Brothers in Arms

BJ Hogg, Jimmy Doran & Tony Devlin in 'Brothers in Arms.' Photo: Aidan Monaghan

BJ Hogg, Jimmy Doran & Tony Devlin in 'Brothers in Arms.' Photo: Aidan Monaghan

Almost eighteen years may have passed since the paramilitary ceasefires were called, but an uneasy, simmering peace continues to hang over Northern Ireland. From time to time, particularly during the summer Marching Season, evidence of the alienation and marginalisation felt within the loyalist communities rears its head. But in the ranks of republicanism, too, there is profound internal disaffection, much of it emanating from the bitterness felt in some quarters towards those designer-suited politicians who stalk the corridors of power at Stormont and are judged as having sold out the armed struggle.

Photo: Aidan MonaghanThose who remain focused on pursuing a militant agenda are generally referred to as dissidents, but writer Sam Millar, himself a former IRA prisoner and blanket protestor, refuses to label them in that way, implying that yesterday’s dissident may be today’s government minister. This is the first play in the 'Ulster Trilogy', Green Shoot’s intriguing state-of-the-nation theatrical audit of where Northern Ireland stands today. Its aim is to lift the lid on deep-rooted resentments, which sometimes rage within the same family, and, in the process, to invite the wider public to engage in a process of examination and consideration.

It marks a stage debut for Millar, an established crime novelist and writer of short stories, who, in his programme note, quotes from Tennessee Williams’s foreword to Sweet Bird of Youth: “I can’t expose a human weakness on the stage unless I know it through having it myself”. The quote would appear to be entirely apposite, since the blunt, unadorned tone of the writing suggests authentic first hand knowledge of the experiences which haunt his central character Frank Mullan.

In the hands of veteran playwright Martin Lynch, who here directs, there is precious little that is challenging about the play’s structure and narrative. Most of the action takes place in a single location, the parlour of the Mullan home, where revered old republican Sean Mullan reposes in his coffin. Characters come and go, paying their respects or indulging in a spot of soul searching - his sons Frank and Michael, his widow Norah and his brother Peter, an inveterate charmer, forever with a song on his lips and a woman in his sights. But the piece does not move beyond the hate-fuelled verbal battles, which rage between James Doran’s Frank, a man with the ability to lower temperature, conversation and light levels when he enters a room, and Tony Devlin’s knife-sharp Michael, an upwardly mobile blue-eyed boy, glibly parroting the party line.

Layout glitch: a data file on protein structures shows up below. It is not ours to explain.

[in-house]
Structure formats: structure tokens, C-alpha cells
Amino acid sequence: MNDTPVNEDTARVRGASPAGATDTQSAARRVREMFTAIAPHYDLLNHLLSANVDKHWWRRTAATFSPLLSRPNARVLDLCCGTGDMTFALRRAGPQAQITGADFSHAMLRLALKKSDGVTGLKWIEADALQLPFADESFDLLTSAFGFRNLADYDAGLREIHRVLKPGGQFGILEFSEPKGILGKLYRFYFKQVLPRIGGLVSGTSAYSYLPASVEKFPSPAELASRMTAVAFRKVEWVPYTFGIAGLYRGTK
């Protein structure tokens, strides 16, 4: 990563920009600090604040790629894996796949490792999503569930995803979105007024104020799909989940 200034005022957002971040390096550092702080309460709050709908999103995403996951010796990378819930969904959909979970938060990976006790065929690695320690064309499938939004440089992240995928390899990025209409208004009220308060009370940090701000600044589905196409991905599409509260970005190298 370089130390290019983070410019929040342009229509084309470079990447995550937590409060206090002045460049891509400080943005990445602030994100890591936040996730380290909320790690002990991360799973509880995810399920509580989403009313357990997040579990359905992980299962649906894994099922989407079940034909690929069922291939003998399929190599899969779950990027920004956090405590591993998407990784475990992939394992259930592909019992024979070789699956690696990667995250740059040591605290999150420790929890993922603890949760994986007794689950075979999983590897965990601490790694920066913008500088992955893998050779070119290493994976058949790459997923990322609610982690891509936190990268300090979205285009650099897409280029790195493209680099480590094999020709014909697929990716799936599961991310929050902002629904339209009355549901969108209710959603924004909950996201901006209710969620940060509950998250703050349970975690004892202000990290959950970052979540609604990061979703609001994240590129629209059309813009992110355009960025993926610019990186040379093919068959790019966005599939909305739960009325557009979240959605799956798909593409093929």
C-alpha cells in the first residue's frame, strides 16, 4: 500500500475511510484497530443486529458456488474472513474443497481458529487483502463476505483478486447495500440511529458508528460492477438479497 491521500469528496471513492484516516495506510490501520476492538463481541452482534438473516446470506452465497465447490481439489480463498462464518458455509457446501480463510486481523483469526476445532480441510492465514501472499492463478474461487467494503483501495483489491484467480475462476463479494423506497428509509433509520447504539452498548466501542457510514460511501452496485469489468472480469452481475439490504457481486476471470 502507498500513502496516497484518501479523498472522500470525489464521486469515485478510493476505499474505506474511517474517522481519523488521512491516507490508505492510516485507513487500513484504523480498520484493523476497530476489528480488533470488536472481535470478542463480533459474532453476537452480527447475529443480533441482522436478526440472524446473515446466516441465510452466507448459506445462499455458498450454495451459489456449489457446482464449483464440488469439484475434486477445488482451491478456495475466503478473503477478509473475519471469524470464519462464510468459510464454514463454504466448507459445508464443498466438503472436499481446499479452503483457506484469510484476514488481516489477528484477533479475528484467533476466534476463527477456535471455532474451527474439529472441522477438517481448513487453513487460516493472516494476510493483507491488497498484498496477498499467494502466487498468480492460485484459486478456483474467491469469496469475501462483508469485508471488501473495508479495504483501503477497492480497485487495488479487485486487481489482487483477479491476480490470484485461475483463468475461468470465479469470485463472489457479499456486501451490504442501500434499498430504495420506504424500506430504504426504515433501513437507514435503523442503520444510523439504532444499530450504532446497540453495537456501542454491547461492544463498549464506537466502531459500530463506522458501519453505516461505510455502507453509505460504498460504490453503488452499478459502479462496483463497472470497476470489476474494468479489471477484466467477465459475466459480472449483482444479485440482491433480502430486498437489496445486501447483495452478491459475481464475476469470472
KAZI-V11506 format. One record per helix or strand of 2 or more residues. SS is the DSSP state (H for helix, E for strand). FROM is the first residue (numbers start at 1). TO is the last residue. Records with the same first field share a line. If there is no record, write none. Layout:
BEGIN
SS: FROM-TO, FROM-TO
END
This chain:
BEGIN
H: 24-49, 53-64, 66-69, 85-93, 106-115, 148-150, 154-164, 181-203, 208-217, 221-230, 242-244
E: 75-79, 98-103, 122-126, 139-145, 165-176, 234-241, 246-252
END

Photo: Aidan MonaghanIf any further clue as to political context and motivation were needed among the broad invective and sly humour - the latter nicely handled by BJ Hogg’s wise-cracking Peter - it is to be found in David Craig’s set design, comprising an overblown, crumpled and bloodstained fragment of the 1916 Proclamation of Independence. Functioning as a dividing wall of the room, it incorporates a half-open doorway, through which a beam of light casts the shadow of its lofty words, writ large across the polished floor.

Doran’s Frank is a ticking time bomb, a gloomy figure, reliant on drink and anti-depressants to control the gruesome memories of his time in the H-blocks and racked with contempt for the perceived treachery of his younger brother, towards whom he cannot glance without exploding. But excellent actor though Doran is, even he can’t coax any credibility out of Frank’s solitary sentimental outpourings over his father’s body, when the truth about what he really did or didn’t do during his 14-year jail sentence starts to seep out. And there is a logistical problem in that the audience’s awareness of the psychological damage he has suffered – and is still suffering - diminishes the balance and viability of his blinkered argument.

Helena Bereen gives a curiously one note, non-reactive performance as Norah, a woman worn out by an unhappy marriage to a man who was not all he seemed and by a lifetime of unquestioning devotion to the republican cause. She has become so devoid of emotion that she mutely soaks up the last wounding insult hurled at her by Frank, while an audible gasp is heard around the auditorium. It becomes pretty evident early on that there is going to be only one way out of this political and domestic impasse, but an abrupt, clumsy ending completely detracts from what might have been the single moment of high drama. One thing is certain, however. A conversation has begun, from which nobody will walk away with nothing to say, no opinion to offer.

Jane Coyle is a Belfast-based freelance arts journalist and critic, who also contributes to The Irish Times, The Stage, Culture Northern Ireland and BBC Radio Ulster.

  • Review
  • Theatre

Brothers in Arms by Sam Millar

1 Feb - 3 March, 2012 (on tour)

Produced by Green Shoot Productions
In Waterfront Hall, Belfast

Directed by Martin Lynch

Set Design: David Craig

With: Helena Bereen, Tony Devlin, James Doran, BJ Hogg


On tour: Waterfront Hall, Belfast 1 to 18 February, then touring to Cookstown, West Belfast, Armagh, Lisburn, Downpatrick, Derry, Ballygawley, Coalisland, Cushendall, Newry, Omagh until 3 March, 2012.